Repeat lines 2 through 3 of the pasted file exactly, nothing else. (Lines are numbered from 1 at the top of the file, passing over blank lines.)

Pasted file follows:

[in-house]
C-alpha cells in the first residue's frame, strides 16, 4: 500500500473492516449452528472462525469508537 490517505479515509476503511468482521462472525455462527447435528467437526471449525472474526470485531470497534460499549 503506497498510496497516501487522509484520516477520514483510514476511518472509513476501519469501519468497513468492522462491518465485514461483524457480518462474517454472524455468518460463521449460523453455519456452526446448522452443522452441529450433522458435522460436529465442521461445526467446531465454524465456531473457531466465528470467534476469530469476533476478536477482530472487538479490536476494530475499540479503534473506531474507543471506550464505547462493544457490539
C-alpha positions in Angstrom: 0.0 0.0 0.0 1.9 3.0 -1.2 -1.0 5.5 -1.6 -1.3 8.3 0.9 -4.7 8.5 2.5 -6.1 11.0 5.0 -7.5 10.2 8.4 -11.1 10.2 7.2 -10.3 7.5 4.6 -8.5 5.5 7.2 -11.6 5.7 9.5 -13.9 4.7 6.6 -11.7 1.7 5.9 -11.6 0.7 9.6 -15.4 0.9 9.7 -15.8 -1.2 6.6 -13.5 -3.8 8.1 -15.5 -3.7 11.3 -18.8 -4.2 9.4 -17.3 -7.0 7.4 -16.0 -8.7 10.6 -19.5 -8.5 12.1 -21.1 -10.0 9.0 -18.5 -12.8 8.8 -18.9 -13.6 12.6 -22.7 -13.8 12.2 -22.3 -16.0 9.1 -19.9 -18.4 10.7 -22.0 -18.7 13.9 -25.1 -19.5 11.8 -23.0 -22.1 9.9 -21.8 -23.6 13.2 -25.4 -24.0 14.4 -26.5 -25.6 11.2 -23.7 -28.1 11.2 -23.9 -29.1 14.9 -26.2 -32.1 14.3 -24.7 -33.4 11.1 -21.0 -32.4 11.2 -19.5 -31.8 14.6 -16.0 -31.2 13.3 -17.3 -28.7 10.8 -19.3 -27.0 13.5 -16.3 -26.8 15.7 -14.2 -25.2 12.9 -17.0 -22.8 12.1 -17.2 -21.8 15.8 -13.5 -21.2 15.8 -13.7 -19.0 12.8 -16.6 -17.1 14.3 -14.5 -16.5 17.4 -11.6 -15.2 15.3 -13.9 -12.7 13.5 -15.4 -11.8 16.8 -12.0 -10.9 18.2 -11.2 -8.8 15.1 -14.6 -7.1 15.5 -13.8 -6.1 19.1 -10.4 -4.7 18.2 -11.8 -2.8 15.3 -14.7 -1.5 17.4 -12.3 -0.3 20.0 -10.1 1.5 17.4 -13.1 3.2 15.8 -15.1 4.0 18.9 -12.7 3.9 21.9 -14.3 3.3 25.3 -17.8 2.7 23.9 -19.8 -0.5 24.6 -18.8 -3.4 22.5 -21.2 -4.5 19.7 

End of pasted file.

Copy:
C-alpha cells in the first residue's frame, strides 16, 4: 500500500473492516449452528472462525469508537 490517505479515509476503511468482521462472525455462527447435528467437526471449525472474526470485531470497534460499549 503506497498510496497516501487522509484520516477520514483510514476511518472509513476501519469501519468497513468492522462491518465485514461483524457480518462474517454472524455468518460463521449460523453455519456452526446448522452443522452441529450433522458435522460436529465442521461445526467446531465454524465456531473457531466465528470467534476469530469476533476478536477482530472487538479490536476494530475499540479503534473506531474507543471506550464505547462493544457490539
C-alpha positions in Angstrom: 0.0 0.0 0.0 1.9 3.0 -1.2 -1.0 5.5 -1.6 -1.3 8.3 0.9 -4.7 8.5 2.5 -6.1 11.0 5.0 -7.5 10.2 8.4 -11.1 10.2 7.2 -10.3 7.5 4.6 -8.5 5.5 7.2 -11.6 5.7 9.5 -13.9 4.7 6.6 -11.7 1.7 5.9 -11.6 0.7 9.6 -15.4 0.9 9.7 -15.8 -1.2 6.6 -13.5 -3.8 8.1 -15.5 -3.7 11.3 -18.8 -4.2 9.4 -17.3 -7.0 7.4 -16.0 -8.7 10.6 -19.5 -8.5 12.1 -21.1 -10.0 9.0 -18.5 -12.8 8.8 -18.9 -13.6 12.6 -22.7 -13.8 12.2 -22.3 -16.0 9.1 -19.9 -18.4 10.7 -22.0 -18.7 13.9 -25.1 -19.5 11.8 -23.0 -22.1 9.9 -21.8 -23.6 13.2 -25.4 -24.0 14.4 -26.5 -25.6 11.2 -23.7 -28.1 11.2 -23.9 -29.1 14.9 -26.2 -32.1 14.3 -24.7 -33.4 11.1 -21.0 -32.4 11.2 -19.5 -31.8 14.6 -16.0 -31.2 13.3 -17.3 -28.7 10.8 -19.3 -27.0 13.5 -16.3 -26.8 15.7 -14.2 -25.2 12.9 -17.0 -22.8 12.1 -17.2 -21.8 15.8 -13.5 -21.2 15.8 -13.7 -19.0 12.8 -16.6 -17.1 14.3 -14.5 -16.5 17.4 -11.6 -15.2 15.3 -13.9 -12.7 13.5 -15.4 -11.8 16.8 -12.0 -10.9 18.2 -11.2 -8.8 15.1 -14.6 -7.1 15.5 -13.8 -6.1 19.1 -10.4 -4.7 18.2 -11.8 -2.8 15.3 -14.7 -1.5 17.4 -12.3 -0.3 20.0 -10.1 1.5 17.4 -13.1 3.2 15.8 -15.1 4.0 18.9 -12.7 3.9 21.9 -14.3 3.3 25.3 -17.8 2.7 23.9 -19.8 -0.5 24.6 -18.8 -3.4 22.5 -21.2 -4.5 19.7 